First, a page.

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In Dallas, S.N.Y.P. Addresses the Unwanted Pet Crisis

By Pamela Sosnowski

Every year, thousands of unwanted cats and dogs are euthanized in shelters or worse, suffer tragic deaths outdoors after being forced to fend for themselves. But Diane Randolph, President of the nonprofit Spay Neuter Your Pet (S.N.Y.P.) is hoping to eliminate shelter euthanizations and reduce stray populations through pet owner education and providing reduced-cost options for dog and cat owners to have their pets safely spayed or neutered. "After volunteering with several animal groups since 1983, I felt the most effective way to help end animal suffering is to prevent overpopulation in the first place," she says. "With every litter we help prevent, the suffering of thousands of homeless puppies and kittens will be avoided."

Both female kittens and puppies can become pregnant as early as five months old, and one female cat or dog can give birth to 100 offspring in her lifetime. In feral animal colonies, kittens and puppies can continue to breed and multiply the population, and the consequences are dire for these unwanted animals. "Overbreeding causes numerous problems for communities and animals," says Randolph. "Stray/homeless animals can end up in fights, jump fences to breed with females in heat, hang out in yards and alleys, and possibly bite people. Dogs and cats are exposed to disease, harm and cruelty. They are often forced to suffer through harsh winters and brutal summers. They can be hit by cars or caught in car engines. Some are poisoned (accidental or intentional), trapped or killed. Some are even stolen and used for bait in fighting."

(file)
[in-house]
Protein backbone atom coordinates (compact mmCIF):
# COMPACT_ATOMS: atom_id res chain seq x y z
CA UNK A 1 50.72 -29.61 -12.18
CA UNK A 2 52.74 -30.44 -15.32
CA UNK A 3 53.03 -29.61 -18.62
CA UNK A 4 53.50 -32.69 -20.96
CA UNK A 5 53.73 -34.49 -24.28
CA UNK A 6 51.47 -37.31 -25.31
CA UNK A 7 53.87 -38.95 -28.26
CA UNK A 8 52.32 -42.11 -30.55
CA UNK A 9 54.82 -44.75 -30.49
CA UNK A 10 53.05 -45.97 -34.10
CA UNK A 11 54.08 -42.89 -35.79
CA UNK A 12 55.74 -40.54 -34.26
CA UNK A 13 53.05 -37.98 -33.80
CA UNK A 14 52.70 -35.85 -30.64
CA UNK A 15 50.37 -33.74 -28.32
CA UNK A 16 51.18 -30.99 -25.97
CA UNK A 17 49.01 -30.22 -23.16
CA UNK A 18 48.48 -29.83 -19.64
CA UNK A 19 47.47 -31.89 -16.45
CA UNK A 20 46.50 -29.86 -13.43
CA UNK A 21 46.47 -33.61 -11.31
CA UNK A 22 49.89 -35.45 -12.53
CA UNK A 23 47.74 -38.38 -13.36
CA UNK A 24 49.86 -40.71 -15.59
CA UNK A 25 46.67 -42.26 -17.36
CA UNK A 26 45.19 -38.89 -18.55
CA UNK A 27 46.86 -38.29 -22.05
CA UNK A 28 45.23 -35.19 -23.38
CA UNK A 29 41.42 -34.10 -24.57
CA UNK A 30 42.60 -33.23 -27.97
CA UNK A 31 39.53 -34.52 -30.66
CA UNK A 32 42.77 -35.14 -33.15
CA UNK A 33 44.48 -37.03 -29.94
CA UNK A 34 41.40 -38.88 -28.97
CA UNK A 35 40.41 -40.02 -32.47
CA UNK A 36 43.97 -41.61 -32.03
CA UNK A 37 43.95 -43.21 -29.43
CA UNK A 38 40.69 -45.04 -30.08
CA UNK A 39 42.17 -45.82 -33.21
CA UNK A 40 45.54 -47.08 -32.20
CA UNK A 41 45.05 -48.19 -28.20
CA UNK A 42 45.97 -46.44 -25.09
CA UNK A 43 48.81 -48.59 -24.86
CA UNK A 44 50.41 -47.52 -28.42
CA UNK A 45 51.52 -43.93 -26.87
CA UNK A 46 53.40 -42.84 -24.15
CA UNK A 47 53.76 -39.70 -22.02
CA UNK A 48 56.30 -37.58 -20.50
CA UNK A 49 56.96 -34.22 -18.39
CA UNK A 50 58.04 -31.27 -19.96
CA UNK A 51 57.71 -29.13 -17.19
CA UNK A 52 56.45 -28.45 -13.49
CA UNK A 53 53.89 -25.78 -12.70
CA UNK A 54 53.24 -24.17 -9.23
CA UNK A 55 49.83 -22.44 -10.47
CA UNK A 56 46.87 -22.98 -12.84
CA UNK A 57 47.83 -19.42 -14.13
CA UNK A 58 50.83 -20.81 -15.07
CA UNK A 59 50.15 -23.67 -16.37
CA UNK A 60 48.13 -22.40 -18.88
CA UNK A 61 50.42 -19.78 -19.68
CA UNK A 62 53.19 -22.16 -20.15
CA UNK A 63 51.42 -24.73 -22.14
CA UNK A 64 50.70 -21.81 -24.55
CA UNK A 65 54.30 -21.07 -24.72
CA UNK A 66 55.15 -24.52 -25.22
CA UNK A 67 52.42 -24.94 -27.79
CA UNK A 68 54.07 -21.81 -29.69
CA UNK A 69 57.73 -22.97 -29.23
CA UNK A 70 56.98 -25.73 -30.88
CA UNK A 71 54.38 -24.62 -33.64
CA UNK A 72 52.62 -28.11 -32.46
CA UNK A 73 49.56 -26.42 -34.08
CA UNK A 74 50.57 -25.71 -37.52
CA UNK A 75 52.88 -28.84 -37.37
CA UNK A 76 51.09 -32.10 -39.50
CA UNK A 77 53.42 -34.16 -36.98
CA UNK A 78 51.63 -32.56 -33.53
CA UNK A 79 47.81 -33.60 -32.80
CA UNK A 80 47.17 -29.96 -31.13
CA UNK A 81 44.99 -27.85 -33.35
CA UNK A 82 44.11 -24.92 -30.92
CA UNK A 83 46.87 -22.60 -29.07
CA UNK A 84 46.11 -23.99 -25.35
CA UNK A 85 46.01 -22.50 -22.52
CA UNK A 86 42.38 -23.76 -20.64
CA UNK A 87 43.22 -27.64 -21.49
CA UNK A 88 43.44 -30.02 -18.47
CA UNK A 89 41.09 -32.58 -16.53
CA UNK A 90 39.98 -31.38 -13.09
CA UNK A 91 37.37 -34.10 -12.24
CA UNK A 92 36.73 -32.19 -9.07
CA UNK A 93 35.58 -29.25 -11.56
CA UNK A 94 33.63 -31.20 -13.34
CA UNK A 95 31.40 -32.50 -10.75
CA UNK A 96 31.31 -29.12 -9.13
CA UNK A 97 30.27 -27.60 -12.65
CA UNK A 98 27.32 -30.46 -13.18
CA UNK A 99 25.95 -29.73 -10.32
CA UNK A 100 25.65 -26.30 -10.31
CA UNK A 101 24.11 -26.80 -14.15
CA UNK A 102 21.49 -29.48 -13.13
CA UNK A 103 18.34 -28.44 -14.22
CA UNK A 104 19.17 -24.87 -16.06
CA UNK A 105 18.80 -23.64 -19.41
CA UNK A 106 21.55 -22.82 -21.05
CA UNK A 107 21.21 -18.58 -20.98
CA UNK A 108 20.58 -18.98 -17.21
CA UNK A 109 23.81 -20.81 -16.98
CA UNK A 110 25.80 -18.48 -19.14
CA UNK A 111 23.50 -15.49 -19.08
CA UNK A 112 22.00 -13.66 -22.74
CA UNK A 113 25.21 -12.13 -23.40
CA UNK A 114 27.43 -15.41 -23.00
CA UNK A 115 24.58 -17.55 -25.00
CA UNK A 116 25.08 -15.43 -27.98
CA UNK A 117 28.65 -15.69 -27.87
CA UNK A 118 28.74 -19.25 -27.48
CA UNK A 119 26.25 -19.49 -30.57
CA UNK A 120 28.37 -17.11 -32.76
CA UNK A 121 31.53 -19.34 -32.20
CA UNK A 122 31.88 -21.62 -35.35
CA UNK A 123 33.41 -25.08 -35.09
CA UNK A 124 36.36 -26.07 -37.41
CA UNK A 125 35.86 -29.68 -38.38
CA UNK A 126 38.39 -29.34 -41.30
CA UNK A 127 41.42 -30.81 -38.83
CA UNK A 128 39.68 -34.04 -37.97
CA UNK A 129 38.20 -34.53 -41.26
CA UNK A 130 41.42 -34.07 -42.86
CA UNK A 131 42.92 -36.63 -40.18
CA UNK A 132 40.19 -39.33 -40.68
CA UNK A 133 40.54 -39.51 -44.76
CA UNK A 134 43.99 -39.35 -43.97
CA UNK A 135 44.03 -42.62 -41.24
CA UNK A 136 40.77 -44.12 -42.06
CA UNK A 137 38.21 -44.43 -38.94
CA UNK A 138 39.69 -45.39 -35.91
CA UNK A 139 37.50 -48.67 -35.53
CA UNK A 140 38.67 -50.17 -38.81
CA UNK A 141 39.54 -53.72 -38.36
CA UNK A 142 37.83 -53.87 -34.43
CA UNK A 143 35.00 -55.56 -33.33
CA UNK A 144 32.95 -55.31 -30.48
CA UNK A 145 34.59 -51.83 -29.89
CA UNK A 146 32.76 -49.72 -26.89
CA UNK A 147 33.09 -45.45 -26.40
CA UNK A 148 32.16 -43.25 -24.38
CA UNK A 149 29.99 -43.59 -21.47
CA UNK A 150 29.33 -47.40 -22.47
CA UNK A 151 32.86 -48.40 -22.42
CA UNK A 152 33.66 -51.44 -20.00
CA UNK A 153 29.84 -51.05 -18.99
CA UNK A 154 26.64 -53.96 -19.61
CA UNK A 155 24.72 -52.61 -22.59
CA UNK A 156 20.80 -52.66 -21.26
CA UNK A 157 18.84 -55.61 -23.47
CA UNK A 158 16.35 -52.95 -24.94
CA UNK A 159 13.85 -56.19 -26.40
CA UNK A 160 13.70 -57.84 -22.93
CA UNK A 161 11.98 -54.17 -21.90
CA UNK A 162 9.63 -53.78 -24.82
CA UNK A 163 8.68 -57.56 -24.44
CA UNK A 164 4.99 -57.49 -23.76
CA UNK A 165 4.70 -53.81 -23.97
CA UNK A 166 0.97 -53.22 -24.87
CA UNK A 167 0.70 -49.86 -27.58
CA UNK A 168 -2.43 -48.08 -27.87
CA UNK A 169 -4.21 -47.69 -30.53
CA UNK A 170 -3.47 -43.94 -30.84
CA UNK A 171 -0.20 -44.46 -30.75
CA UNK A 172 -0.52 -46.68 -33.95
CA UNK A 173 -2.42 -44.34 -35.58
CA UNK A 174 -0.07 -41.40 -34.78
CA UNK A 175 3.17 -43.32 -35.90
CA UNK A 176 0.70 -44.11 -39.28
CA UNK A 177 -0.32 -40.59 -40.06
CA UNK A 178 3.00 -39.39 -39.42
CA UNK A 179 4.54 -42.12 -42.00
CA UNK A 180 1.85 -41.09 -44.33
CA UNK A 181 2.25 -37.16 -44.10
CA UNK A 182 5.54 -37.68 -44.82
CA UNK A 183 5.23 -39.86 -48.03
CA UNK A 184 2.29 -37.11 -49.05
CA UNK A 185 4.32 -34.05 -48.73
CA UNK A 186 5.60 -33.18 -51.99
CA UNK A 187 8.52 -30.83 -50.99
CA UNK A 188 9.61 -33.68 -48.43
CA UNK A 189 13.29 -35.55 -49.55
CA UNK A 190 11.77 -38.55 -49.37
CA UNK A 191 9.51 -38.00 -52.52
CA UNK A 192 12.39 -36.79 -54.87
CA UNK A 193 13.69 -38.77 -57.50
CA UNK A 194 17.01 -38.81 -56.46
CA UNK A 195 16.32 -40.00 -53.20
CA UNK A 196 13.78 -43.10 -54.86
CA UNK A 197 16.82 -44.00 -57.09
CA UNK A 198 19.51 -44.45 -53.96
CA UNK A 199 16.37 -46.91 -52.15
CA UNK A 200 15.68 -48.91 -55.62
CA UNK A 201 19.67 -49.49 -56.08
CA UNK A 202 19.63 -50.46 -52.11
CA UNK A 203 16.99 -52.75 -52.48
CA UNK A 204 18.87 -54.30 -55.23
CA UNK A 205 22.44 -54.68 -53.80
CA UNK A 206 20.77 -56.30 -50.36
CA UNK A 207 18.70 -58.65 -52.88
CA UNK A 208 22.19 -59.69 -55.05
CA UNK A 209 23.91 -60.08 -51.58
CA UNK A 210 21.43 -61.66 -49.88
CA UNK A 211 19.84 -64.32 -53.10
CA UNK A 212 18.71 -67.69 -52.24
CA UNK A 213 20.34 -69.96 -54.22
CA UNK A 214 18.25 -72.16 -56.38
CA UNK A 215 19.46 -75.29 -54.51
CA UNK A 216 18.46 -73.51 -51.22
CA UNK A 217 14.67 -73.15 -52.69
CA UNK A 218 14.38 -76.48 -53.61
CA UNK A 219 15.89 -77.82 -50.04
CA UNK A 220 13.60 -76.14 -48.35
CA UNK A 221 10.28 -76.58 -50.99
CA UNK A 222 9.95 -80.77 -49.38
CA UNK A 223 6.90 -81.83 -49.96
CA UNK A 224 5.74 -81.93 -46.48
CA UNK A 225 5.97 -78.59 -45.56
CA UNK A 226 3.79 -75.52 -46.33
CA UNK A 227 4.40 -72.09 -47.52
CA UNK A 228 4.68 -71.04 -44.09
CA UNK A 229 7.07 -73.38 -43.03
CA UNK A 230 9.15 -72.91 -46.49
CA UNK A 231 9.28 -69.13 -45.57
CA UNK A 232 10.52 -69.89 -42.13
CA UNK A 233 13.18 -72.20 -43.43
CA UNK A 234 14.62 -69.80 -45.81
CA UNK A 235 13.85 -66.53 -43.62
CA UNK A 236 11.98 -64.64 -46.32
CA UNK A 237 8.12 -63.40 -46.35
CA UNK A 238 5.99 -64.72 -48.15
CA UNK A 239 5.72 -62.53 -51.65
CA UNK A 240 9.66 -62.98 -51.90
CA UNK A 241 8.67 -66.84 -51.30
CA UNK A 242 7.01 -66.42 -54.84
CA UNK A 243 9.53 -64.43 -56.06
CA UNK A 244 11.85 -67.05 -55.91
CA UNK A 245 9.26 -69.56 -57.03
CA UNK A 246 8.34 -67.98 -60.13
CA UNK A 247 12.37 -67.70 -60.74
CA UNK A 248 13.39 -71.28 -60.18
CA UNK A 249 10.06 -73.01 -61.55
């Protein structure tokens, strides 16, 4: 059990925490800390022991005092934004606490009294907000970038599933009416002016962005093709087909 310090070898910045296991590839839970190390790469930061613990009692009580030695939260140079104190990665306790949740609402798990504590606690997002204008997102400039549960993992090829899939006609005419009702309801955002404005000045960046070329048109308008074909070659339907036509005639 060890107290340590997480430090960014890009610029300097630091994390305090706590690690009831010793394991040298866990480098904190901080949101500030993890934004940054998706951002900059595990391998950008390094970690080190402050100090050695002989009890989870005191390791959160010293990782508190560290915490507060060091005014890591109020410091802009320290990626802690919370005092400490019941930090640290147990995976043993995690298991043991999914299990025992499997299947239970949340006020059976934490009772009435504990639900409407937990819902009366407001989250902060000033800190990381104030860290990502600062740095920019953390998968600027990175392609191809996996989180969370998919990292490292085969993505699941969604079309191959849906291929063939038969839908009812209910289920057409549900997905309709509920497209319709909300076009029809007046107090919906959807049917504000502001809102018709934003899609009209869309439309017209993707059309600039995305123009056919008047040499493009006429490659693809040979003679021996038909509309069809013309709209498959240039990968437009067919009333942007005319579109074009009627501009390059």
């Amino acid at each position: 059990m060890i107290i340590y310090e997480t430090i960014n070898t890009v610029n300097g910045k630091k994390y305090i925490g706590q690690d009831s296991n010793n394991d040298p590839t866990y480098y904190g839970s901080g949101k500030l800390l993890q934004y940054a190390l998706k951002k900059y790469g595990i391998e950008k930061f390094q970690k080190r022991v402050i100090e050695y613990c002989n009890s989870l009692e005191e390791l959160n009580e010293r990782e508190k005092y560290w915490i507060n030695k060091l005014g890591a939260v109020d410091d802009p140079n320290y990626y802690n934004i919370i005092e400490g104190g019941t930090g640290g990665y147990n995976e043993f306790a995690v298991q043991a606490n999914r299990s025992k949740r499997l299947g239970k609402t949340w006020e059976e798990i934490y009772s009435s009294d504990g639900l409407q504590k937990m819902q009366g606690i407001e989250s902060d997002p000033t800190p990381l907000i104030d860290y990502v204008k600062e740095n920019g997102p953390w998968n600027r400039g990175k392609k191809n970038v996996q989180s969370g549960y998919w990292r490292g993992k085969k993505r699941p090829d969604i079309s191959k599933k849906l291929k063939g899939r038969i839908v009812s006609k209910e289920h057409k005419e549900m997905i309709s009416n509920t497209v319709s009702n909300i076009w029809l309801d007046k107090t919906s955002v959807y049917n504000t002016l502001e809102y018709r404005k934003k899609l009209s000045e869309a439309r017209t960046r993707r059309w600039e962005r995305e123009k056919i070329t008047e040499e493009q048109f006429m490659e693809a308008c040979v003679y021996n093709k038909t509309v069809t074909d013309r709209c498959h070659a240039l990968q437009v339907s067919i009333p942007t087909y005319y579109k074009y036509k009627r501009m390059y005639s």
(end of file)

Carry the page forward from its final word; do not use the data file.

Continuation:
To help reduce the unwanted pet population, S.N.Y.P. provides Dallas-Fort Worth area residents with options to have their pets spayed or neutered for a discounted price. They work with several local clinics that offer special pricing packages for vaccinations and spay/neuter surgery, and they can also provide a list of over 30 participating veterinarians and a special S.N.Y.P. coupon to pet owners. A good portion of S.N.Y.P.'s work is to educate the public about the importance of having cats and dogs spayed or neutered. They also loan traps for feral cats and direct people to a clinic to bring the captured cats to.

Randolph had volunteered for only two months at the organization before receiving an offer to manage it. "In 1996 I contacted S.N.Y.P. for volunteer opportunities," she says. "After two months the current president told me she could no longer run the program due to other responsibilities and asked if I would consider taking control. I agreed and here we are 19 years later."

Randolph's advice on how people can help stop the unwanted pet crisis is simple: "Always adopt your pets and be sure to have them spayed or neutered. If, by chance, you are faced with a litter, be sure to have the puppies and kittens spayed/neutered before they are adopted. Also, please support your local groups that promote spay/neuter programs such as SNYP. Every dollar used toward birth prevention is the most effective against pet overpopulation. Together, we can all work to end animal suffering."

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